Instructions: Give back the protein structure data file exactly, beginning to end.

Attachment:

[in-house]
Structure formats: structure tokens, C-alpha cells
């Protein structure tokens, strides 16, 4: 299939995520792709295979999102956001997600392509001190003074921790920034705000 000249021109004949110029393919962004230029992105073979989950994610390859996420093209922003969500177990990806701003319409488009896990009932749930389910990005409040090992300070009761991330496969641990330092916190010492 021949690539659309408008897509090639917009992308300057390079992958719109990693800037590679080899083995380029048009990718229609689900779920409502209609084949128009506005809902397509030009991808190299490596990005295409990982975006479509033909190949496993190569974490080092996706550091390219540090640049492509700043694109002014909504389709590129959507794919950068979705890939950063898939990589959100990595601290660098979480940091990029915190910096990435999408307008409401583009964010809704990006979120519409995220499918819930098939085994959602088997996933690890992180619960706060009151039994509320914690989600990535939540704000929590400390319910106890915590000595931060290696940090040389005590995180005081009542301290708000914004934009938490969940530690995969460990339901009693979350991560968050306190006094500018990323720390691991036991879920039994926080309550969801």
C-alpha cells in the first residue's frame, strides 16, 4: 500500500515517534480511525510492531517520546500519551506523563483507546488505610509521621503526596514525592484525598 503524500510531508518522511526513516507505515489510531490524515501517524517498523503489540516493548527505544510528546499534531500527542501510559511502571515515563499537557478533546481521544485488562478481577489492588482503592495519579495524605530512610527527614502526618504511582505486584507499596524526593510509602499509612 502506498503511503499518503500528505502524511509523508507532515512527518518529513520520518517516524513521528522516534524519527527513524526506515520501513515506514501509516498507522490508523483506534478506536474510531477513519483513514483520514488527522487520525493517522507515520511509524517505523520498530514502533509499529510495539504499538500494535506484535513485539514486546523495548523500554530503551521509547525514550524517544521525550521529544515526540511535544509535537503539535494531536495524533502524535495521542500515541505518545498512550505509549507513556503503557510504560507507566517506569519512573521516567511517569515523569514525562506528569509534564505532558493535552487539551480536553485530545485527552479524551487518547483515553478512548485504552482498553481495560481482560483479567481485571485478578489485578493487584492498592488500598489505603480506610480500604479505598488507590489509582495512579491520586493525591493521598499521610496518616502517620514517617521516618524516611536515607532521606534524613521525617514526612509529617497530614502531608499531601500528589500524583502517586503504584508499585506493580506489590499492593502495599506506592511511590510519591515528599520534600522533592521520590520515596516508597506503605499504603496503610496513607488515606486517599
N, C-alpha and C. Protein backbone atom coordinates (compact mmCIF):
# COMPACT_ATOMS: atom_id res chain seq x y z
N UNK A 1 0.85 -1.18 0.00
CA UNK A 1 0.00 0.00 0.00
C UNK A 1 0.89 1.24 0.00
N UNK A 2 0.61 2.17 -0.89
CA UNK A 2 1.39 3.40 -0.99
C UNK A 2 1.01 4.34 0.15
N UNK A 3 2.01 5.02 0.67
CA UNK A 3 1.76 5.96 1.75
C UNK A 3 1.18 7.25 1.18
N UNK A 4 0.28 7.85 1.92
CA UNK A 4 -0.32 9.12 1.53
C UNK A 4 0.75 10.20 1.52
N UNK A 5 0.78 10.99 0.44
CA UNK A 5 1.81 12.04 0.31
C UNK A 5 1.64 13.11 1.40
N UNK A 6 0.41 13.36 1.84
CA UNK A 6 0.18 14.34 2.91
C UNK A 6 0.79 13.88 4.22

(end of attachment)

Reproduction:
[in-house]
Structure formats: structure tokens, C-alpha cells
């Protein structure tokens, strides 16, 4: 299939995520792709295979999102956001997600392509001190003074921790920034705000 000249021109004949110029393919962004230029992105073979989950994610390859996420093209922003969500177990990806701003319409488009896990009932749930389910990005409040090992300070009761991330496969641990330092916190010492 021949690539659309408008897509090639917009992308300057390079992958719109990693800037590679080899083995380029048009990718229609689900779920409502209609084949128009506005809902397509030009991808190299490596990005295409990982975006479509033909190949496993190569974490080092996706550091390219540090640049492509700043694109002014909504389709590129959507794919950068979705890939950063898939990589959100990595601290660098979480940091990029915190910096990435999408307008409401583009964010809704990006979120519409995220499918819930098939085994959602088997996933690890992180619960706060009151039994509320914690989600990535939540704000929590400390319910106890915590000595931060290696940090040389005590995180005081009542301290708000914004934009938490969940530690995969460990339901009693979350991560968050306190006094500018990323720390691991036991879920039994926080309550969801």
C-alpha cells in the first residue's frame, strides 16, 4: 500500500515517534480511525510492531517520546500519551506523563483507546488505610509521621503526596514525592484525598 503524500510531508518522511526513516507505515489510531490524515501517524517498523503489540516493548527505544510528546499534531500527542501510559511502571515515563499537557478533546481521544485488562478481577489492588482503592495519579495524605530512610527527614502526618504511582505486584507499596524526593510509602499509612 502506498503511503499518503500528505502524511509523508507532515512527518518529513520520518517516524513521528522516534524519527527513524526506515520501513515506514501509516498507522490508523483506534478506536474510531477513519483513514483520514488527522487520525493517522507515520511509524517505523520498530514502533509499529510495539504499538500494535506484535513485539514486546523495548523500554530503551521509547525514550524517544521525550521529544515526540511535544509535537503539535494531536495524533502524535495521542500515541505518545498512550505509549507513556503503557510504560507507566517506569519512573521516567511517569515523569514525562506528569509534564505532558493535552487539551480536553485530545485527552479524551487518547483515553478512548485504552482498553481495560481482560483479567481485571485478578489485578493487584492498592488500598489505603480506610480500604479505598488507590489509582495512579491520586493525591493521598499521610496518616502517620514517617521516618524516611536515607532521606534524613521525617514526612509529617497530614502531608499531601500528589500524583502517586503504584508499585506493580506489590499492593502495599506506592511511590510519591515528599520534600522533592521520590520515596516508597506503605499504603496503610496513607488515606486517599
N, C-alpha and C. Protein backbone atom coordinates (compact mmCIF):
# COMPACT_ATOMS: atom_id res chain seq x y z
N UNK A 1 0.85 -1.18 0.00
CA UNK A 1 0.00 0.00 0.00
C UNK A 1 0.89 1.24 0.00
N UNK A 2 0.61 2.17 -0.89
CA UNK A 2 1.39 3.40 -0.99
C UNK A 2 1.01 4.34 0.15
N UNK A 3 2.01 5.02 0.67
CA UNK A 3 1.76 5.96 1.75
C UNK A 3 1.18 7.25 1.18
N UNK A 4 0.28 7.85 1.92
CA UNK A 4 -0.32 9.12 1.53
C UNK A 4 0.75 10.20 1.52
N UNK A 5 0.78 10.99 0.44
CA UNK A 5 1.81 12.04 0.31
C UNK A 5 1.64 13.11 1.40
N UNK A 6 0.41 13.36 1.84
CA UNK A 6 0.18 14.34 2.91
C UNK A 6 0.79 13.88 4.22